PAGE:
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From the eighth to eleventh century raiders, conquerors, and
colonists from Denmark and Norway plundered the British Isles. This
period is known as the Viking Age. In 789 A.D., the Vikings
launched the first attack on Britain. By 877 A.D. the Norsemen
gained control of two thirds of Britain. The Vikings were finally
driven from England in 1085 A.D. Prior to the Viking raids, the
Anglo-Saxons began minting a new type of silver coin. The coin was
much finer and more atractive than earlier Saxon coinage. These
silver coins were called 'pennies.' The major Anglo-Saxon kingdoms
of East Anglia, Kent, Mercia, and Wessex struck these silver
pennies. In England native rulers paid Viking raiders 'Danegeld' or
bribes of large sums of silver coins to leave them in peace. Small
lead weights with Anglo-Saxon silver pennies on top were used to
weigh payments in coinage. Once the Vikings began settlement in
England in the late ninth century, they began to issue coins of
their own. The Vikings produced silver pennies. The adoption of
Anglo-Saxon coinage was political and cultural as much as economic.
Barbarian invaders like the Vikings looked at the more civilized
people they invaded and wanted to be like them. In the Middle Ages,
issuing of coins was one of the established rights associated with
Christian kingship. The Anglo-Saxons themselves adopted coinage
soon after converting to Christianity. The Vikings did the same.
The early Viking coins types were imitations of established
Anglo-Saxon coins. The silver penny of East Anglia is a copy of an
Anglo-Saxon coin of St. Edmund Memorial penny; the obverse shows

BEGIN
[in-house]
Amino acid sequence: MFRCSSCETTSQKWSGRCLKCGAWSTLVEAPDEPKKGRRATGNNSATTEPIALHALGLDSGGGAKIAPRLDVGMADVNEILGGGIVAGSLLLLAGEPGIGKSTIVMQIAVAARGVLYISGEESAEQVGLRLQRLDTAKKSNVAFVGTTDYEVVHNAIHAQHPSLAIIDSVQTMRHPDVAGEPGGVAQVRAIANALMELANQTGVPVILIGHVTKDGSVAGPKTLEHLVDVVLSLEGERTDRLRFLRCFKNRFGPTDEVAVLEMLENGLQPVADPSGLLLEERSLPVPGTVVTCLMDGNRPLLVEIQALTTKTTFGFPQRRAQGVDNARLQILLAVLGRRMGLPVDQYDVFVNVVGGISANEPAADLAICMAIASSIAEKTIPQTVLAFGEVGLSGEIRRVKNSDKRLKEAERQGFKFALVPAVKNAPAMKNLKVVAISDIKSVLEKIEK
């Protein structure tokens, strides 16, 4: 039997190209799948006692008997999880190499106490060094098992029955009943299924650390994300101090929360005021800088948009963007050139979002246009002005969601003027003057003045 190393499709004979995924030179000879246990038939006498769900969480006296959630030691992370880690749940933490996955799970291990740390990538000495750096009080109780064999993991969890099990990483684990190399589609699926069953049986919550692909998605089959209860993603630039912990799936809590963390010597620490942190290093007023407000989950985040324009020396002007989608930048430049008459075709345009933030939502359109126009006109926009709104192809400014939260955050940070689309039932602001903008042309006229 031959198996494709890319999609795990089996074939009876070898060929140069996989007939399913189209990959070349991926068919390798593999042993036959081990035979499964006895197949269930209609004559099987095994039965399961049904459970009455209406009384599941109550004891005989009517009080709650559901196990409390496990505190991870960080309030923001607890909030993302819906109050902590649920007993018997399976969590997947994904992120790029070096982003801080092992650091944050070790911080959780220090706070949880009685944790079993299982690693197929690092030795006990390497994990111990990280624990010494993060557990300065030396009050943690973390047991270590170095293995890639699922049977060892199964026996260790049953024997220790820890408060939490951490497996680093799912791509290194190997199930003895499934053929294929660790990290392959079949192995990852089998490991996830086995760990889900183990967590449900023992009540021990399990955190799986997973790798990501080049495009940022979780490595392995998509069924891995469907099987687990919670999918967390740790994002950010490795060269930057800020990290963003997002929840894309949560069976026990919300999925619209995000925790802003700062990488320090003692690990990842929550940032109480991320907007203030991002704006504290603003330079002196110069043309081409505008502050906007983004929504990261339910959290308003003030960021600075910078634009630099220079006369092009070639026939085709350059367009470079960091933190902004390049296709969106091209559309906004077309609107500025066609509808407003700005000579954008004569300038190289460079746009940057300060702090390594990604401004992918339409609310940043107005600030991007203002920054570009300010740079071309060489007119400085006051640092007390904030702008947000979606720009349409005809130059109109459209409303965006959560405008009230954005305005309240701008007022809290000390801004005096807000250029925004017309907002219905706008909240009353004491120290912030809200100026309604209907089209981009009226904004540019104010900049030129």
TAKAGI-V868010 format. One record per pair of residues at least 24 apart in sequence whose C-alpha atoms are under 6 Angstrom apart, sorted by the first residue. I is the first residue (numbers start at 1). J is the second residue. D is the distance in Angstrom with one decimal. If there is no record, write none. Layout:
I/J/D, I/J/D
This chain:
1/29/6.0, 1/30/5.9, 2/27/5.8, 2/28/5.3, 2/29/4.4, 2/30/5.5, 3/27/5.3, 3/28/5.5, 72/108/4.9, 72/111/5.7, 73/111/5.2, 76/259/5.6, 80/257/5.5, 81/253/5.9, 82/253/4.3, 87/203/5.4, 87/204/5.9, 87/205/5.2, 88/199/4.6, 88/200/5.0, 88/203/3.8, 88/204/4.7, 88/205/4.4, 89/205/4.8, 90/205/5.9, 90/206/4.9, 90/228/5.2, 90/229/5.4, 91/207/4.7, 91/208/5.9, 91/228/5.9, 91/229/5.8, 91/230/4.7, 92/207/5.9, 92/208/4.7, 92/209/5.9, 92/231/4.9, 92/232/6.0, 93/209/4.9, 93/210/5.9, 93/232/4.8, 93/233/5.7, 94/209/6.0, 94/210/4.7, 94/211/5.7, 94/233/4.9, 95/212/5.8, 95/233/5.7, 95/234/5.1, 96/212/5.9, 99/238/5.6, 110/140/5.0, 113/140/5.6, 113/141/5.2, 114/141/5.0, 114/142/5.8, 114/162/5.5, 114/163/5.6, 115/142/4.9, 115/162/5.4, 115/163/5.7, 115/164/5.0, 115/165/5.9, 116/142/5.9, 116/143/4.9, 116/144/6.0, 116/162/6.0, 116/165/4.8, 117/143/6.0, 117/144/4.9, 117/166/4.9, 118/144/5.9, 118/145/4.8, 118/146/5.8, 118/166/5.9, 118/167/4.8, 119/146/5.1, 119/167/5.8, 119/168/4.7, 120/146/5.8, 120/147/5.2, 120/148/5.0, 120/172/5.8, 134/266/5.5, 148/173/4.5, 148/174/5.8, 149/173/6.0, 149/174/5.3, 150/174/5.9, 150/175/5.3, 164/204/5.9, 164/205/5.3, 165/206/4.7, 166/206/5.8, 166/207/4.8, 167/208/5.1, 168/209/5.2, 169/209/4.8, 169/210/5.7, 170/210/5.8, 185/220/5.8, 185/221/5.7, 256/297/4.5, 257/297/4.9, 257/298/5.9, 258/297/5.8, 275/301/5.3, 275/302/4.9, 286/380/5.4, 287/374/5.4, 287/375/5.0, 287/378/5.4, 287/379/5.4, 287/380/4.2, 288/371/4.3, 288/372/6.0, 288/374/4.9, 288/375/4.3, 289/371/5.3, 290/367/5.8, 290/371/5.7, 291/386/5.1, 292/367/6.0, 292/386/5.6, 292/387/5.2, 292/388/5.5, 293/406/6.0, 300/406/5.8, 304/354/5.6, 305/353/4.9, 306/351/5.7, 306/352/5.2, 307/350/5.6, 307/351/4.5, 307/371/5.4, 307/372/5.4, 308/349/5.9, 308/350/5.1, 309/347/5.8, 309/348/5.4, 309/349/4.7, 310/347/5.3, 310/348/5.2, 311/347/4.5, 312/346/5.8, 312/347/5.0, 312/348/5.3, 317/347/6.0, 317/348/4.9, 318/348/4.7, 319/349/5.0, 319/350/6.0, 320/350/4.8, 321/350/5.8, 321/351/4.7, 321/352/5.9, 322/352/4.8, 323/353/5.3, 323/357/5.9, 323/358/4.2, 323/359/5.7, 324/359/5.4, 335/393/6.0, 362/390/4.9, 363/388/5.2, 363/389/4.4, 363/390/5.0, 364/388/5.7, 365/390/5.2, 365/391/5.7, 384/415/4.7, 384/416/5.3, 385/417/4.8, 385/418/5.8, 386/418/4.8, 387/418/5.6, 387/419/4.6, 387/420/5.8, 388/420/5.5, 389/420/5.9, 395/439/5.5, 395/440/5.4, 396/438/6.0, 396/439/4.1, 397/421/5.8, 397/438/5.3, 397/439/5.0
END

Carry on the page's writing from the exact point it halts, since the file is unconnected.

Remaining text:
Alpha with inscription; the reverse shows a cross with inscription
(S960). All of the coins in this set are legal replicas of original
coins. The link between issuing coins and Christian kingship is
clear in the coinage of Viking rulers in England. The coins struck
in Viking held England, called 'the Danelaw,' carry both Christian
and Viking pagan symbols. The Cunnetti silver penny of the Northern
Danelaw silver penny of Cnut on the obverse CNVT REX with a cross
and crosslet; the reverse shows EMBRAICE CIVITAS with a small
crosslet (S987). A Northern Danelaw penny of Siefred shows the
obverse of SIEVERT REX with cross and crosslet; the reverse shows
EMBRAICE CIVITAS in contractions (S980). Not all designs of Viking
coins are exclusively Christian. The Viking coin of Olaf
Guthfrithsson of York displays a bird on the obverse inscribed
ANLAF CVNVNC (Old Norse for King Olaf). The reverse shows a cross
(S1019). The bird is often identified as Odin's raven. It could
also be an eagle, the symbol of John the Evangelist. The image
appeal to both Christian and pagan alike. The York silver penny of
Eric Bloodaxe obverse displays ERIC REX in two lines with sword
between; reverse with small cross (S1030).
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